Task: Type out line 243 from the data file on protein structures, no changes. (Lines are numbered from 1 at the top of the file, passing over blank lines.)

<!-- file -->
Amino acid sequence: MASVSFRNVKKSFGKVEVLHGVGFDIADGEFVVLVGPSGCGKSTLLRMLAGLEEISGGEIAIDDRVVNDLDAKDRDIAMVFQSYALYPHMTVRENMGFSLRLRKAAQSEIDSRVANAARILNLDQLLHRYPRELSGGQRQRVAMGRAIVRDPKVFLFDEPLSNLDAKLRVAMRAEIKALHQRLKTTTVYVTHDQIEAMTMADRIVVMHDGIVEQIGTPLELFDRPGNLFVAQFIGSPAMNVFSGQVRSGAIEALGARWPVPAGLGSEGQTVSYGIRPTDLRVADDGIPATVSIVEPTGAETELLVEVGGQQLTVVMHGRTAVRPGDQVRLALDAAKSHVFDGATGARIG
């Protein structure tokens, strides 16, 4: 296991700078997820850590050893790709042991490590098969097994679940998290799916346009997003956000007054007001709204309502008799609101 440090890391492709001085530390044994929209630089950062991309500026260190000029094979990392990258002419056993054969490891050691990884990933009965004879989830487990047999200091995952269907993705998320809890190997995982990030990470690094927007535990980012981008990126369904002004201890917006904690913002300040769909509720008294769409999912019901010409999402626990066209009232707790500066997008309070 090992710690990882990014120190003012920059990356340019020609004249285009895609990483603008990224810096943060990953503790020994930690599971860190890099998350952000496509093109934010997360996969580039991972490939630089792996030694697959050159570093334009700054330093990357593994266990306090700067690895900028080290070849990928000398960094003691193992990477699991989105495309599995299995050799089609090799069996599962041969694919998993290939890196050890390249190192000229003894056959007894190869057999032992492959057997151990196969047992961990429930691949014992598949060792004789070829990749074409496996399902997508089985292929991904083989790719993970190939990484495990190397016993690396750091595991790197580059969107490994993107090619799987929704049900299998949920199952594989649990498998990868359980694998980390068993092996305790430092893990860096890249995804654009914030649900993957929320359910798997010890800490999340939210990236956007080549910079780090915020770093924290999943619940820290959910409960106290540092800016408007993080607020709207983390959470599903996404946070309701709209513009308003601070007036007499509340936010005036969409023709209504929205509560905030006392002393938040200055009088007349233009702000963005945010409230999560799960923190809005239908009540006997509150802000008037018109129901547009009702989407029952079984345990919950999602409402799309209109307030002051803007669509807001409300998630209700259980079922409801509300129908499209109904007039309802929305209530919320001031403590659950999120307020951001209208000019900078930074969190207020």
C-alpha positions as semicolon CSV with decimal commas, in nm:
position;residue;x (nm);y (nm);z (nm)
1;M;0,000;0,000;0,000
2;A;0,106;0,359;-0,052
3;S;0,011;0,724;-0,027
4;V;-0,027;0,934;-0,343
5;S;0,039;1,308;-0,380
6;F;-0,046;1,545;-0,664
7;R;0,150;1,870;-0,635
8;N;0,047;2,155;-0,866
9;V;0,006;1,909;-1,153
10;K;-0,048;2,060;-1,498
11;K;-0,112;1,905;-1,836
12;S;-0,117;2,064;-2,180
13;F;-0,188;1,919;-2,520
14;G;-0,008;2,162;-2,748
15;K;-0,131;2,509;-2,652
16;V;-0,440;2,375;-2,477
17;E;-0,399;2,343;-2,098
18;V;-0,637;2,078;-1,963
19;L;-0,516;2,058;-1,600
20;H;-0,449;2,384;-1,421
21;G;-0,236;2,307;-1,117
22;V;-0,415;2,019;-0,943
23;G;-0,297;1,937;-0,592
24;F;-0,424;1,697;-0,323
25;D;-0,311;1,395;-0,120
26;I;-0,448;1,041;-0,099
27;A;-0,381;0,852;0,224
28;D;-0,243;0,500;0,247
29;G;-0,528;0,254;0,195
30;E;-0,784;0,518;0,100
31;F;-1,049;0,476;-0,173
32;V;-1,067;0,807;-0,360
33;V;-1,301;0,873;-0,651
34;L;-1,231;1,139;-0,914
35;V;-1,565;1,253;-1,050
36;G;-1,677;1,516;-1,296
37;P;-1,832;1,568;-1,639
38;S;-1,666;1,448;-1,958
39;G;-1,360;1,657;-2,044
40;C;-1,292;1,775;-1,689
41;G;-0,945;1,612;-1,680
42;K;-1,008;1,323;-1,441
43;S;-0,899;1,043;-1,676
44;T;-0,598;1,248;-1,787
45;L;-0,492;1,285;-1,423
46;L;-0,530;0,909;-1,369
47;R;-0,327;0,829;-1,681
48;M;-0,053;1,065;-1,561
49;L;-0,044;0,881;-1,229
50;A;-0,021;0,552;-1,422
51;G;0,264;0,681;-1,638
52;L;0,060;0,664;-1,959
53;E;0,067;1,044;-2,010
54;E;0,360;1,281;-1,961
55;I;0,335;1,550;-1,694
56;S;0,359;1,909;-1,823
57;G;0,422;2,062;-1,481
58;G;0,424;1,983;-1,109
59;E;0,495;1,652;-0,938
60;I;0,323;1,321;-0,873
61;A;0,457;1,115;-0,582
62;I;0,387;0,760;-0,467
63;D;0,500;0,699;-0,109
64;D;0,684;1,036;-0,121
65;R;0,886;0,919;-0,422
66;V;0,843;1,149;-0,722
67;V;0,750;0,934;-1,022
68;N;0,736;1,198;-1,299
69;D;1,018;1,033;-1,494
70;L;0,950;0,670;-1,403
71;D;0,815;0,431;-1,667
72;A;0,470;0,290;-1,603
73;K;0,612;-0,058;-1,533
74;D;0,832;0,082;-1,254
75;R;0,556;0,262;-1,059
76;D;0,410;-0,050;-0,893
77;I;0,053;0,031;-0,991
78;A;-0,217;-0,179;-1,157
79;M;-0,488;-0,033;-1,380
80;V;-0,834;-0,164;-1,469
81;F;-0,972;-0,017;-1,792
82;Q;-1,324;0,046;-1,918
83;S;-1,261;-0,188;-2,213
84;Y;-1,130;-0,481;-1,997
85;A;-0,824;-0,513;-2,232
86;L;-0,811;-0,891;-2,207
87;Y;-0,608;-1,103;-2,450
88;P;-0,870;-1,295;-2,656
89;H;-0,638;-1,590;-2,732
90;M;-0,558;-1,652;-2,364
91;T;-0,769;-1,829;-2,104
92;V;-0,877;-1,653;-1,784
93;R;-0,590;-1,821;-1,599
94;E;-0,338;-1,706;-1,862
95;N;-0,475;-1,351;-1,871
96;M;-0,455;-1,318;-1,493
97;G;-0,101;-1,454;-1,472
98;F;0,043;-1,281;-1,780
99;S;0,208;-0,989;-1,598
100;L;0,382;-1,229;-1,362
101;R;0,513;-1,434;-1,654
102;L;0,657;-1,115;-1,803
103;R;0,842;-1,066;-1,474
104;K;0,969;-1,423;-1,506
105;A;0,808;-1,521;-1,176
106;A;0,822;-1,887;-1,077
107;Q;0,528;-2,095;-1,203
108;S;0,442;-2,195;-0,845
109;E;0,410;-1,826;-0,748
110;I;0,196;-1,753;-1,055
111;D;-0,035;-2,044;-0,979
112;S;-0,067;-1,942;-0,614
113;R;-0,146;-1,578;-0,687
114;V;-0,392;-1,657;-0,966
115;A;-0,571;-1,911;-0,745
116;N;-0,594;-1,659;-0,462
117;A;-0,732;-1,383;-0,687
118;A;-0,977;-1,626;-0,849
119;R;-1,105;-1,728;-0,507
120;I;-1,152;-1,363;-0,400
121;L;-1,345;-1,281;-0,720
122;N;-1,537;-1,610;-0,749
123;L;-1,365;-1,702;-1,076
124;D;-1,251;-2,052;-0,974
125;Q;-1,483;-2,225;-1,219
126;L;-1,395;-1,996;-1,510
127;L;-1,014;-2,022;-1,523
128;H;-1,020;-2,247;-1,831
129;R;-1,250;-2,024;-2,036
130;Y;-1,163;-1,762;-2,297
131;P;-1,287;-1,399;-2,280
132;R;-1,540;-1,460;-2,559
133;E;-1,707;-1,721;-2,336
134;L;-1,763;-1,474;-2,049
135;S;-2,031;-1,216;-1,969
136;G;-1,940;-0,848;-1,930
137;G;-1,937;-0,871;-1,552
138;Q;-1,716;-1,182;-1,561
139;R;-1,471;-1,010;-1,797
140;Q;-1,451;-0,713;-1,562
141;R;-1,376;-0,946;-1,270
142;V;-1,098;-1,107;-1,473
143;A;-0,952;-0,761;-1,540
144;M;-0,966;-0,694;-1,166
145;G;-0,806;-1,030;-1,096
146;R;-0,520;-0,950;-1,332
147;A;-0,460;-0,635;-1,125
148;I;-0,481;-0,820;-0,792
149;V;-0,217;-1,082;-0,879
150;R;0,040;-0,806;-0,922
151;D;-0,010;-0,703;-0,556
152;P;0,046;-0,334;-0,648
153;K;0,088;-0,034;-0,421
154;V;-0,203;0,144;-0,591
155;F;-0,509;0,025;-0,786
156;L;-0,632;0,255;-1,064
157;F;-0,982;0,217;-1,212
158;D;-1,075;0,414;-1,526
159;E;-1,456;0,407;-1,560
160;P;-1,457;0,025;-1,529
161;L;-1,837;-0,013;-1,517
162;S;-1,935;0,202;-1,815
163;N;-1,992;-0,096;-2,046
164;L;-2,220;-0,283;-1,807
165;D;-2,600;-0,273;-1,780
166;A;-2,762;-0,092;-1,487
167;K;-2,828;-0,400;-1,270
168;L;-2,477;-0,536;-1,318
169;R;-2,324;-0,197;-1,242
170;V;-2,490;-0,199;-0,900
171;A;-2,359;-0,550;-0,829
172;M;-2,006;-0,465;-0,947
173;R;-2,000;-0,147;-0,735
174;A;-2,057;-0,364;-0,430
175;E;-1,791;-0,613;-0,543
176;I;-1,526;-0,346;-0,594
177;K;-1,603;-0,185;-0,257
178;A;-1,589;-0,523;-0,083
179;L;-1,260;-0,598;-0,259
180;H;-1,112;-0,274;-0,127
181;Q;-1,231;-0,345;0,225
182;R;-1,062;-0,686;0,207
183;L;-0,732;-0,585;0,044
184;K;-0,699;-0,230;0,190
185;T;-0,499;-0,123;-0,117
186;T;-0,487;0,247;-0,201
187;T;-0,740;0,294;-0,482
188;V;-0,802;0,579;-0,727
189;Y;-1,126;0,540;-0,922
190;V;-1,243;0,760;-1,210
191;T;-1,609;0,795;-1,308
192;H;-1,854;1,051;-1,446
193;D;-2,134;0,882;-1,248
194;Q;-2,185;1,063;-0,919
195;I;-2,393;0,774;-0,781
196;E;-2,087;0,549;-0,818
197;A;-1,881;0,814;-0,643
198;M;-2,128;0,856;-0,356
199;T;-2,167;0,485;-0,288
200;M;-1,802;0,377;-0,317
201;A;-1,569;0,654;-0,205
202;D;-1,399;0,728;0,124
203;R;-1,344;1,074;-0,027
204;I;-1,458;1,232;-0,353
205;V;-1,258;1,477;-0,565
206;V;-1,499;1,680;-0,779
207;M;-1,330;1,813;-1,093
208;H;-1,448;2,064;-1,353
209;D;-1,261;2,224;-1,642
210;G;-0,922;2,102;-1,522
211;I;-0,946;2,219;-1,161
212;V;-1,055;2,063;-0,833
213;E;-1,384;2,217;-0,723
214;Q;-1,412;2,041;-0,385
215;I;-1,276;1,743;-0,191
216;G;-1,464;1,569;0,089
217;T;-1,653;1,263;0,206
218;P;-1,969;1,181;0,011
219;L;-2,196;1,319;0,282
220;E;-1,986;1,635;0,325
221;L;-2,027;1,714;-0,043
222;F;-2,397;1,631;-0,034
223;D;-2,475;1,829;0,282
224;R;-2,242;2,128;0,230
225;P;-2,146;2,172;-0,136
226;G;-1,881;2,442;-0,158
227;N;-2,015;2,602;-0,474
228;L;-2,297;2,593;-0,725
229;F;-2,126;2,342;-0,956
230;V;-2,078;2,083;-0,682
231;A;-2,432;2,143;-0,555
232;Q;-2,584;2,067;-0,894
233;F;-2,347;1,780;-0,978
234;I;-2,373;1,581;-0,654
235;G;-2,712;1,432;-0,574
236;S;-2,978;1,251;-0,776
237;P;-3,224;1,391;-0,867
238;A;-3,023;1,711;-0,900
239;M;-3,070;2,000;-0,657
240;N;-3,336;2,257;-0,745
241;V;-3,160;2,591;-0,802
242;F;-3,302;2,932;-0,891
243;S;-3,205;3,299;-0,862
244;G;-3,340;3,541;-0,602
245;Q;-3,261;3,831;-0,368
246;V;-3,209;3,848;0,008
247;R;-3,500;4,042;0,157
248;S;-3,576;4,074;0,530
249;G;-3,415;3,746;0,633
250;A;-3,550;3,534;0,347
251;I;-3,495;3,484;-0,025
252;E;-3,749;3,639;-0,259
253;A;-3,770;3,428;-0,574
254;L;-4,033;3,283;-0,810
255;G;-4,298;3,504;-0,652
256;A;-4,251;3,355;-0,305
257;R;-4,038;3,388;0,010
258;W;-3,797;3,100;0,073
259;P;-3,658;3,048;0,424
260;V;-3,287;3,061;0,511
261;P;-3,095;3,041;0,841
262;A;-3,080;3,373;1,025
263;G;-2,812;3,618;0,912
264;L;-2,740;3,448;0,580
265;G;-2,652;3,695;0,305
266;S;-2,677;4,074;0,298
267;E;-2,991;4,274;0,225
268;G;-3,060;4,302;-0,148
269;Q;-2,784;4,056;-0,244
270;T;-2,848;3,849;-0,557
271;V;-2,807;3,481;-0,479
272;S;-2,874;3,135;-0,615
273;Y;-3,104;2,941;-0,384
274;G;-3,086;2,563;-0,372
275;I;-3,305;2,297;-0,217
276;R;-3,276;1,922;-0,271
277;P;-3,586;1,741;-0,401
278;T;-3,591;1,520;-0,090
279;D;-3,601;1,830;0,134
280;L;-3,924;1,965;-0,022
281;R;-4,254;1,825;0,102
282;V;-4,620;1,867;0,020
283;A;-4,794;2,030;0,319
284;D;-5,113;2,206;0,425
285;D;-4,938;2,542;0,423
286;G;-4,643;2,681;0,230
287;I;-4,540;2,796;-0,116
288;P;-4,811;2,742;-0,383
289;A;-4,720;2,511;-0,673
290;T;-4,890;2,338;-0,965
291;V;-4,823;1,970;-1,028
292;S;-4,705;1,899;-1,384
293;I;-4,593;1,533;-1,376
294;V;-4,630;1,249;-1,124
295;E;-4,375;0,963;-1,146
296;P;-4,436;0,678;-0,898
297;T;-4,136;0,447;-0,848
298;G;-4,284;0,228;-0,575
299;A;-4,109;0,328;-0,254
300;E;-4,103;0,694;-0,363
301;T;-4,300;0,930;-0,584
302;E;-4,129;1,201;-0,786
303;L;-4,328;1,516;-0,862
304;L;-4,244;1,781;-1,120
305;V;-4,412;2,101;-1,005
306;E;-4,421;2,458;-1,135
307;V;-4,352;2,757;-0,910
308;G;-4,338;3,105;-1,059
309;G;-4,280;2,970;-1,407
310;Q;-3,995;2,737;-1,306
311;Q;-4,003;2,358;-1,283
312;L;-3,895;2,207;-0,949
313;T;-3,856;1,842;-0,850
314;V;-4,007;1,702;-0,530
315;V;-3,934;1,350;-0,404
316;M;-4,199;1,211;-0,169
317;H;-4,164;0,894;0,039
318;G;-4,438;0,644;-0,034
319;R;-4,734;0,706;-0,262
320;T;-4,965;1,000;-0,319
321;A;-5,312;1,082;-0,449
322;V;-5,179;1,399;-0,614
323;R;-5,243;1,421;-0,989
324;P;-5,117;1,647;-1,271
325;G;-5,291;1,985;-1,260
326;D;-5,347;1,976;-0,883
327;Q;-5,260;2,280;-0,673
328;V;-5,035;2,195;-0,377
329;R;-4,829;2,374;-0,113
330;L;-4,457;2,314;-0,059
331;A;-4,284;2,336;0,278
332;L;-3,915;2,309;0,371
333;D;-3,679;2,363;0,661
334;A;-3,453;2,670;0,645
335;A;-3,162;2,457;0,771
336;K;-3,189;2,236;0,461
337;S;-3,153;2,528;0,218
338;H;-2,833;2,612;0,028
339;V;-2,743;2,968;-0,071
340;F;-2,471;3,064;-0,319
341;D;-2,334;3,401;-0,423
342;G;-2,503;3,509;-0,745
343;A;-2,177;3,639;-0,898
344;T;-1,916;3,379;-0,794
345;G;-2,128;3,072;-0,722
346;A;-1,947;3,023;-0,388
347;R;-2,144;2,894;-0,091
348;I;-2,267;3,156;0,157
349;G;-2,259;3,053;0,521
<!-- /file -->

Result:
239;M;-3,070;2,000;-0,657